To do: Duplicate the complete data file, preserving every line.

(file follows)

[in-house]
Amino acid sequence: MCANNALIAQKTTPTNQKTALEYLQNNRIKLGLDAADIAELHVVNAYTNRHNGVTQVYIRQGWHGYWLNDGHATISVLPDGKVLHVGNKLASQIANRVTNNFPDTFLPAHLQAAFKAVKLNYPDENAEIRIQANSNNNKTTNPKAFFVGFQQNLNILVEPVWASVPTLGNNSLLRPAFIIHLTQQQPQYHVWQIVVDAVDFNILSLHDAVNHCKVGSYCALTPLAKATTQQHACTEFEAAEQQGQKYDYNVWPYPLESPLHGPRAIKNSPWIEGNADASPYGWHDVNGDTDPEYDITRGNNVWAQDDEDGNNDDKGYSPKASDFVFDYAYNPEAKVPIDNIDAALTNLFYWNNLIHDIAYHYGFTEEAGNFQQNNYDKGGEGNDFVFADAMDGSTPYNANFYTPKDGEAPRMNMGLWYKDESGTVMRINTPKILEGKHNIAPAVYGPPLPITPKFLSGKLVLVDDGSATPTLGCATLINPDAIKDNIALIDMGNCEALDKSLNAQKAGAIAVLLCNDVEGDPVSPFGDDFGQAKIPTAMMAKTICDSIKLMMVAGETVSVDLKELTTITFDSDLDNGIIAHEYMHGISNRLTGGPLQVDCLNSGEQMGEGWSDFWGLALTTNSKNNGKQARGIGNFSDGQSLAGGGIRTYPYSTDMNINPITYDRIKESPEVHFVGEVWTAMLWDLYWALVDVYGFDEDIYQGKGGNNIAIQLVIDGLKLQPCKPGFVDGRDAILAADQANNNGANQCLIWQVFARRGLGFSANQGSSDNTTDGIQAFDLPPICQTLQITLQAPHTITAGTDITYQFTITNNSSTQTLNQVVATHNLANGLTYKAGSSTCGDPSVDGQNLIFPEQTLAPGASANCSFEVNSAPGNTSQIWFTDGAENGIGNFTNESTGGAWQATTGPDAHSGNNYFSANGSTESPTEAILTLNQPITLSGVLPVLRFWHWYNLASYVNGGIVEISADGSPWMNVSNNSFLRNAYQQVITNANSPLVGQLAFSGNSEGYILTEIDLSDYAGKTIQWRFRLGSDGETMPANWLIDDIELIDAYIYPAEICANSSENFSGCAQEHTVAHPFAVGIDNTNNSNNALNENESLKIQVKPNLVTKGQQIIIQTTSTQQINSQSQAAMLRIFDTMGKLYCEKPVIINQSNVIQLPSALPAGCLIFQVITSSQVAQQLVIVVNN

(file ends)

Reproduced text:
[in-house]
Amino acid sequence: MCANNALIAQKTTPTNQKTALEYLQNNRIKLGLDAADIAELHVVNAYTNRHNGVTQVYIRQGWHGYWLNDGHATISVLPDGKVLHVGNKLASQIANRVTNNFPDTFLPAHLQAAFKAVKLNYPDENAEIRIQANSNNNKTTNPKAFFVGFQQNLNILVEPVWASVPTLGNNSLLRPAFIIHLTQQQPQYHVWQIVVDAVDFNILSLHDAVNHCKVGSYCALTPLAKATTQQHACTEFEAAEQQGQKYDYNVWPYPLESPLHGPRAIKNSPWIEGNADASPYGWHDVNGDTDPEYDITRGNNVWAQDDEDGNNDDKGYSPKASDFVFDYAYNPEAKVPIDNIDAALTNLFYWNNLIHDIAYHYGFTEEAGNFQQNNYDKGGEGNDFVFADAMDGSTPYNANFYTPKDGEAPRMNMGLWYKDESGTVMRINTPKILEGKHNIAPAVYGPPLPITPKFLSGKLVLVDDGSATPTLGCATLINPDAIKDNIALIDMGNCEALDKSLNAQKAGAIAVLLCNDVEGDPVSPFGDDFGQAKIPTAMMAKTICDSIKLMMVAGETVSVDLKELTTITFDSDLDNGIIAHEYMHGISNRLTGGPLQVDCLNSGEQMGEGWSDFWGLALTTNSKNNGKQARGIGNFSDGQSLAGGGIRTYPYSTDMNINPITYDRIKESPEVHFVGEVWTAMLWDLYWALVDVYGFDEDIYQGKGGNNIAIQLVIDGLKLQPCKPGFVDGRDAILAADQANNNGANQCLIWQVFARRGLGFSANQGSSDNTTDGIQAFDLPPICQTLQITLQAPHTITAGTDITYQFTITNNSSTQTLNQVVATHNLANGLTYKAGSSTCGDPSVDGQNLIFPEQTLAPGASANCSFEVNSAPGNTSQIWFTDGAENGIGNFTNESTGGAWQATTGPDAHSGNNYFSANGSTESPTEAILTLNQPITLSGVLPVLRFWHWYNLASYVNGGIVEISADGSPWMNVSNNSFLRNAYQQVITNANSPLVGQLAFSGNSEGYILTEIDLSDYAGKTIQWRFRLGSDGETMPANWLIDDIELIDAYIYPAEICANSSENFSGCAQEHTVAHPFAVGIDNTNNSNNALNENESLKIQVKPNLVTKGQQIIIQTTSTQQINSQSQAAMLRIFDTMGKLYCEKPVIINQSNVIQLPSALPAGCLIFQVITSSQVAQQLVIVVNN